I can hardly believe that we are wrapping up our summer! Next week is check-in and registration and we start school in mid-August. I am already working on gathering school supplies and filling out paperwork. It reminded me of the handful of essentials that aren’t on any list–these items are a few of the things you *really* need for the Back-to-School season.
First up, gather a handful of photos of your child. One day your kid is going to have the chance to be the VIP for the week at school. Part of this little celebration will include decorating a bulletin board or poster with pictures of your kid. Here is the tip. Print off or gather about a dozen favorite photos of your kid and stick them in an envelope. (You should really keep them for next year, too!)
Trust me on this one: you’ll thank me for it at midnight the night before you’re supposed to take the poster to school. And instead of ripping precious photos out of your scrapbook or scrolling through hundreds of digital files, you’ll have a pile of great shots ready to go. It will make you look like a great mom. It will make your kid feel great. It will prevent all manner of meltdowns.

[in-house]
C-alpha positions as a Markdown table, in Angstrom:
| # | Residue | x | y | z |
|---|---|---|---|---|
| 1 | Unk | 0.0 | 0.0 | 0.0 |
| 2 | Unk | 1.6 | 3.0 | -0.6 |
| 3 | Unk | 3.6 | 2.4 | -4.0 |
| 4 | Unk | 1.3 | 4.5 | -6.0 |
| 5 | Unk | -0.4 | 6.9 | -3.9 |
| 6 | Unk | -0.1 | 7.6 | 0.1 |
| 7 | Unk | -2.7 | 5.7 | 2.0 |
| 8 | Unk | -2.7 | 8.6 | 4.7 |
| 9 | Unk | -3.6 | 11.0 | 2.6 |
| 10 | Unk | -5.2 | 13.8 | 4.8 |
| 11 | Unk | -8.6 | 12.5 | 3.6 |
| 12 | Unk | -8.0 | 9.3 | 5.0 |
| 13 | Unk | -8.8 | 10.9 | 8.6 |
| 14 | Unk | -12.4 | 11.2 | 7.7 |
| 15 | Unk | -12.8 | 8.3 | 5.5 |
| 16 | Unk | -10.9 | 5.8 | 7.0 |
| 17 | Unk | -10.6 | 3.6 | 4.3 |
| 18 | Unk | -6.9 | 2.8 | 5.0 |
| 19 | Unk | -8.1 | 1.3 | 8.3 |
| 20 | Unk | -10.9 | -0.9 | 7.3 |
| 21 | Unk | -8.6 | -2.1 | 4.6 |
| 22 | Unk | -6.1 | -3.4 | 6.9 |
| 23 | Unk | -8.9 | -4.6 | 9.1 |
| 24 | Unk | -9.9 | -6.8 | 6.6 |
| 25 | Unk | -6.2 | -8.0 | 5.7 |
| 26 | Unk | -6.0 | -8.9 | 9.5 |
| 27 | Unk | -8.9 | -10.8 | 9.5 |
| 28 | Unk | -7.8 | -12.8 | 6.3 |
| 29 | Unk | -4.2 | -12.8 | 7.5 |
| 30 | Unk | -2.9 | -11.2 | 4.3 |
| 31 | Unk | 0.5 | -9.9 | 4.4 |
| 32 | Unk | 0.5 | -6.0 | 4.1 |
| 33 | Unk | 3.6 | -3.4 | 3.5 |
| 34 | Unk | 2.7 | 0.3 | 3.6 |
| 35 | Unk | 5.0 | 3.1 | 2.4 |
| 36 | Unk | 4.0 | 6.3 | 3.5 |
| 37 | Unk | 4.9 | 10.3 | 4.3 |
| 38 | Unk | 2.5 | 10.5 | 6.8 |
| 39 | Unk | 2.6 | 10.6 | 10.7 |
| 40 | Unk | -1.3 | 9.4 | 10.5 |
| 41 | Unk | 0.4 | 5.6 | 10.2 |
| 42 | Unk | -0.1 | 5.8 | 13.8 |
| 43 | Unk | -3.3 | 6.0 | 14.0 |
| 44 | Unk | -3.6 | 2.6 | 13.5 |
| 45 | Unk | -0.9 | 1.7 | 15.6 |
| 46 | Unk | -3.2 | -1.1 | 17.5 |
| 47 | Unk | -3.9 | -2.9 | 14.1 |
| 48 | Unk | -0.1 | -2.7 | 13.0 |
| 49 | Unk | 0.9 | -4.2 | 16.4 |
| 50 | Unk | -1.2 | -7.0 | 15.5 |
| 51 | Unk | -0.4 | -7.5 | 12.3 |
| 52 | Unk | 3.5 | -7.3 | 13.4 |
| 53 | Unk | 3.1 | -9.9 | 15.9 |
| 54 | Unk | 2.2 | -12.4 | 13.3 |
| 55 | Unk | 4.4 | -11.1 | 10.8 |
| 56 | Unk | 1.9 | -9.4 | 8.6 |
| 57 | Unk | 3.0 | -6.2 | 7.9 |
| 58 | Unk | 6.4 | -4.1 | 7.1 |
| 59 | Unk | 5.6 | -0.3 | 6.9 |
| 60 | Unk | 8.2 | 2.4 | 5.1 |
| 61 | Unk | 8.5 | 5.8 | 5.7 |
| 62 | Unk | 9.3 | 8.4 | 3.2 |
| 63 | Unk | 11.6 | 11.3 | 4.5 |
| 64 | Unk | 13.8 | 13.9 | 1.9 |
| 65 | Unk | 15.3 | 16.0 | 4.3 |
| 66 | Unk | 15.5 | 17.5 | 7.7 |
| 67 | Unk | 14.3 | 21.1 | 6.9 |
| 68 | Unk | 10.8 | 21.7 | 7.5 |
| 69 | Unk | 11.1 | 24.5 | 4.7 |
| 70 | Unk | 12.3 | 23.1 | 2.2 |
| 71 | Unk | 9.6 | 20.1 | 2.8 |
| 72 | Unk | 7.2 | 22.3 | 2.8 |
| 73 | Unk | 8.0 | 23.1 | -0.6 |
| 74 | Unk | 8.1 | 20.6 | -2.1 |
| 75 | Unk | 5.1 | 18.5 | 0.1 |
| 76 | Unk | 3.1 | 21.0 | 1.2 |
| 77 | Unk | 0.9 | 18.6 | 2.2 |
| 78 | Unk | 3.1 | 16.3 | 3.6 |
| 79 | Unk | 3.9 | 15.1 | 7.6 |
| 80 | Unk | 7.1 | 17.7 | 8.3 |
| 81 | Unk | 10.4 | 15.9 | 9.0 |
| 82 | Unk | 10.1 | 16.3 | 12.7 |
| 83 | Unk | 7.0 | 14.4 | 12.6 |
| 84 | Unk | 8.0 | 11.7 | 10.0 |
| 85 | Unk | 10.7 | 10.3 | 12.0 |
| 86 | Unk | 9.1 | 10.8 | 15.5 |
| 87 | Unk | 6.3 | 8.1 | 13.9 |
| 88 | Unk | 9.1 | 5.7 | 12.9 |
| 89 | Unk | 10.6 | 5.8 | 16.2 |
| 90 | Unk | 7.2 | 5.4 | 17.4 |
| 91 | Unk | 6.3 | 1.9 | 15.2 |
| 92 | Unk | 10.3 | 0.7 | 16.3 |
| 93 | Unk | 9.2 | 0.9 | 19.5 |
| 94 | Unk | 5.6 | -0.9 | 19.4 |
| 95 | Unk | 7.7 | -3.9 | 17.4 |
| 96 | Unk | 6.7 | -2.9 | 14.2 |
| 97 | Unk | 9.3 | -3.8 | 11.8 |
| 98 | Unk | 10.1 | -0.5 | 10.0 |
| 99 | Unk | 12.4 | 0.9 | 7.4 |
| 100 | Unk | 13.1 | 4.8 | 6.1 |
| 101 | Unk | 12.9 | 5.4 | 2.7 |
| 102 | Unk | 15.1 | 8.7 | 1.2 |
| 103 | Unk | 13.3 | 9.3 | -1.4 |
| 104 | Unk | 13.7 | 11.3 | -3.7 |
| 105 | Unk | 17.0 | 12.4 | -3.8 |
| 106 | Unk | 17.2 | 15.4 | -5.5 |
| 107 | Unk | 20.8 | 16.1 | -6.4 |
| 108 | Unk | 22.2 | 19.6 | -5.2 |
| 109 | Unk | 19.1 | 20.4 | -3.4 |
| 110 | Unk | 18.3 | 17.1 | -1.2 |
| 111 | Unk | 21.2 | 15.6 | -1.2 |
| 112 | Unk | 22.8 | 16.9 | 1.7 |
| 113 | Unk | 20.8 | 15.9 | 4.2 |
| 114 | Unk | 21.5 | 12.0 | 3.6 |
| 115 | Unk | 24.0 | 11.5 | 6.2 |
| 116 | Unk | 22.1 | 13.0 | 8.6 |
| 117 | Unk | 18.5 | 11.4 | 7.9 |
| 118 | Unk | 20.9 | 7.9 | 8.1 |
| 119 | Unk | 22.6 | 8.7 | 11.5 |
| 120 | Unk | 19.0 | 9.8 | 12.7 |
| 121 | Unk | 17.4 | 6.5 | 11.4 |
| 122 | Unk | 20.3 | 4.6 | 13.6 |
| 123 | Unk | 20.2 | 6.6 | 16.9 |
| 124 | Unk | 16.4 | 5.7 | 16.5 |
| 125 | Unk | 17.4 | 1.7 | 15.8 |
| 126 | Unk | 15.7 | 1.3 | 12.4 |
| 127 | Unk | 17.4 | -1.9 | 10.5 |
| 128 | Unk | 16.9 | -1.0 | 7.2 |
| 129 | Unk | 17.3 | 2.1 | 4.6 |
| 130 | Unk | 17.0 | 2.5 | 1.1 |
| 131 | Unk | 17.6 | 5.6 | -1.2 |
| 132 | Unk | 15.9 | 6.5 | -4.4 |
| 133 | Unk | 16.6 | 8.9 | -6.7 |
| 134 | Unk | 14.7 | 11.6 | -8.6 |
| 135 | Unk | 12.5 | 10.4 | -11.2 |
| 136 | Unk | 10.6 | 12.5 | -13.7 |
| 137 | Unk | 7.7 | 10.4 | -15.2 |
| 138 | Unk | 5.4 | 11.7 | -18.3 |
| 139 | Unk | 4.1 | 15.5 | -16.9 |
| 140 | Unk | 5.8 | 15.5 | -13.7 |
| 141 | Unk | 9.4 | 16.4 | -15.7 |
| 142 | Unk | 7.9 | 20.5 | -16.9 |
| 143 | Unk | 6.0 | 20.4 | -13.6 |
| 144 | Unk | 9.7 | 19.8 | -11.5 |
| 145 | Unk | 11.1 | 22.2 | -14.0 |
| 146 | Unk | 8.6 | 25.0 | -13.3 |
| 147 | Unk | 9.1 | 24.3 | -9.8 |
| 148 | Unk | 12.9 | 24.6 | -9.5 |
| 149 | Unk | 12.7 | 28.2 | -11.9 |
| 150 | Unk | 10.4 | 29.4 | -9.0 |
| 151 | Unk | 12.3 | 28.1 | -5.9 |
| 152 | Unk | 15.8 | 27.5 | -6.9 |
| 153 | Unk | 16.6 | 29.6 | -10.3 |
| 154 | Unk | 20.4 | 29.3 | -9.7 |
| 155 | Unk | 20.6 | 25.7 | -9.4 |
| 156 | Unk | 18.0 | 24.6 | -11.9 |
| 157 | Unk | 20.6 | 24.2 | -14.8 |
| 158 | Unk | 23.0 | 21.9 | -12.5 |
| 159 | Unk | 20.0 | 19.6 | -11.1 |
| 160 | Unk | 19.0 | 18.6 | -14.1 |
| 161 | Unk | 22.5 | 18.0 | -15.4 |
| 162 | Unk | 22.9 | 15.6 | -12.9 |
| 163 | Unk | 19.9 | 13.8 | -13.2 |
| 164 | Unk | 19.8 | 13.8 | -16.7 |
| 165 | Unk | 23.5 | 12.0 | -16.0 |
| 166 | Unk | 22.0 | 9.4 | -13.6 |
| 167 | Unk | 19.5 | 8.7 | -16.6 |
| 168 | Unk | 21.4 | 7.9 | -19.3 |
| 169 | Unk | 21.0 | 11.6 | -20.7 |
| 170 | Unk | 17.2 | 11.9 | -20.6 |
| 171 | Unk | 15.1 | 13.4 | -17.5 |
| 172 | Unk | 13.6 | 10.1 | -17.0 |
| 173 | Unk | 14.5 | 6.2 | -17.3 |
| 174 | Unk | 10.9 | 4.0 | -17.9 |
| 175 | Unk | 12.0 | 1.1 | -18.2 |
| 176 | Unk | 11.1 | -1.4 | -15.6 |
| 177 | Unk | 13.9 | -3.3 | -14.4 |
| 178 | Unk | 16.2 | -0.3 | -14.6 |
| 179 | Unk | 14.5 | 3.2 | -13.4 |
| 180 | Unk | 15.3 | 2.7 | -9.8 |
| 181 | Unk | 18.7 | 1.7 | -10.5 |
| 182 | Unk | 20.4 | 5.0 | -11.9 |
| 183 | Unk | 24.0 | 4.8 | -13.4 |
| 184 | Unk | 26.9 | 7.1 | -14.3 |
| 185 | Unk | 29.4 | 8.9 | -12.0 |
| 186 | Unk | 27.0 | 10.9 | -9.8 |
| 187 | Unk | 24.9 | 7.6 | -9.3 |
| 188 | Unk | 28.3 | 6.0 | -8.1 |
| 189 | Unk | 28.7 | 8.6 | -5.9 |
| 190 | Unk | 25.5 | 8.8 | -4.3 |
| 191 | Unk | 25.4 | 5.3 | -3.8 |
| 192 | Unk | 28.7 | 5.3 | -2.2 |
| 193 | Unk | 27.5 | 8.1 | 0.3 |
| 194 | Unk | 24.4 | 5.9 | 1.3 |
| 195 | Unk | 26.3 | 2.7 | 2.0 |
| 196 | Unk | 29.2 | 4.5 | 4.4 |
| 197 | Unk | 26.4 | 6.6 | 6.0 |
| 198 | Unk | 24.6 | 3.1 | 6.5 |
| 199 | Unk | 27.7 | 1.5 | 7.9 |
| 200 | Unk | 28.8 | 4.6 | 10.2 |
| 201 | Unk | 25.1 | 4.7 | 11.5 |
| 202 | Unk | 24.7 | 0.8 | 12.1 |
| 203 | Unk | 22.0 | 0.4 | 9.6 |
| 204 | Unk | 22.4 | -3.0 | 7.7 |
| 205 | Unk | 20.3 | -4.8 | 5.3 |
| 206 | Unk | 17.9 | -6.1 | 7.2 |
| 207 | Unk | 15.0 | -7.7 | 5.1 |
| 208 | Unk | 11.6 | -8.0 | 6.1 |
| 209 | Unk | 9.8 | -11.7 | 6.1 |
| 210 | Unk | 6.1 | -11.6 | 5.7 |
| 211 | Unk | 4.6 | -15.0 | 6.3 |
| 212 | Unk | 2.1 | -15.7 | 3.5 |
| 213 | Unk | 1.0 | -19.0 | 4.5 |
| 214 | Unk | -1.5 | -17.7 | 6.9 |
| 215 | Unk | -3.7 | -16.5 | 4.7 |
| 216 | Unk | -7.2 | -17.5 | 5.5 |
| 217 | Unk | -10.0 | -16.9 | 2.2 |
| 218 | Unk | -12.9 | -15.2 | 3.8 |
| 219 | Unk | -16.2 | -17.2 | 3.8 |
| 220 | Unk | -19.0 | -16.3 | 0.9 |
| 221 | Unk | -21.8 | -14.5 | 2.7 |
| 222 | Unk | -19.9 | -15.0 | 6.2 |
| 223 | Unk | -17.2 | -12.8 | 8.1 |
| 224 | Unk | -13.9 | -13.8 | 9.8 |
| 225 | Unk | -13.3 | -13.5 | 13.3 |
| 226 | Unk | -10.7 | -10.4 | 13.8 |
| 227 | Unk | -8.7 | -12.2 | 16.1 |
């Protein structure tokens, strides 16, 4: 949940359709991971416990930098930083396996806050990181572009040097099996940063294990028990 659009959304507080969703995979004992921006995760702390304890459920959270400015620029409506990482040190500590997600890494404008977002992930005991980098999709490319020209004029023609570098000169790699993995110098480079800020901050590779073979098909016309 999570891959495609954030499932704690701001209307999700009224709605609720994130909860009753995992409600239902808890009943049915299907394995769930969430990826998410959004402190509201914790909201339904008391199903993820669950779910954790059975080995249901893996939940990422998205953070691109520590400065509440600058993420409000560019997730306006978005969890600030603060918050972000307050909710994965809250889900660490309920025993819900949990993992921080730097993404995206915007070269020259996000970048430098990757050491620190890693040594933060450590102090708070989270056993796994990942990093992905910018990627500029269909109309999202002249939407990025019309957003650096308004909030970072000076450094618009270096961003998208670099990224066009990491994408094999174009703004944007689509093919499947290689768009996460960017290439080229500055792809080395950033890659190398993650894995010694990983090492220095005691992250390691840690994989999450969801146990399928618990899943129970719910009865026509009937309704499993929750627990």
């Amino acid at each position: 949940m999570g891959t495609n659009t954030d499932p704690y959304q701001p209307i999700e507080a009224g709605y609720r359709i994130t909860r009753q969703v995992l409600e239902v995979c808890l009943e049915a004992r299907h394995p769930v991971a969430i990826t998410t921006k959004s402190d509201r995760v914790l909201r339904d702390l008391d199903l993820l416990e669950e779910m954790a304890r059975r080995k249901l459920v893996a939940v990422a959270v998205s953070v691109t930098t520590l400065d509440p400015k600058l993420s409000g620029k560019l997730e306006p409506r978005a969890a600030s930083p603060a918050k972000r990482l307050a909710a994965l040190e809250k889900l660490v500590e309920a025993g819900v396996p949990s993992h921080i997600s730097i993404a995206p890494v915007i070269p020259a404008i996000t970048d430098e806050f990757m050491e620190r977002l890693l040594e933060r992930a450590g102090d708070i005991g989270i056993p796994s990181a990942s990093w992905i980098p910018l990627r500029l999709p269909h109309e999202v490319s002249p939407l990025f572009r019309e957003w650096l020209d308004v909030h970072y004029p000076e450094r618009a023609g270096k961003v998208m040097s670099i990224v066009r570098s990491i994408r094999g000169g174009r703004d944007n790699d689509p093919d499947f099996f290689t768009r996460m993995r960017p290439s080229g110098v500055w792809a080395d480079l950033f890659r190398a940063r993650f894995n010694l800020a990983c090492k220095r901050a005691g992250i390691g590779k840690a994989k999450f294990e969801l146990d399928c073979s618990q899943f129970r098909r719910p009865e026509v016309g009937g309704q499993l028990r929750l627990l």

Next. A new playlist for carpool. Last year we really enjoyed the playlist from Guardians of the Galaxy, but it has definitely worn out its welcome. It’s time for a new playlist to make those infuriating drop-off and pick-ups just a bit more palatable.
Third. Buy six blank posters–a few white and a few colored. You *know* you’re going to need one at 11 pm for some ridiculous project that you’ll be completing for your child. Just buy a few before school even starts! I promise you’ll thank yourself for this sometime in the middle of October.
Fourth: Back-to-school books. This mostly applies to the 3rd grade and younger set, although all of these picture books would hold some ironic value for your older kids. Our favorite back-to-school books include Wemberly Worried and Chrysanthemum by Kevin Henkes, The Kissing Hand by Audrey Penn, and My Teacher is a Monster by Peter Brown. For the high school kids? Make them read Catcher in the Rye.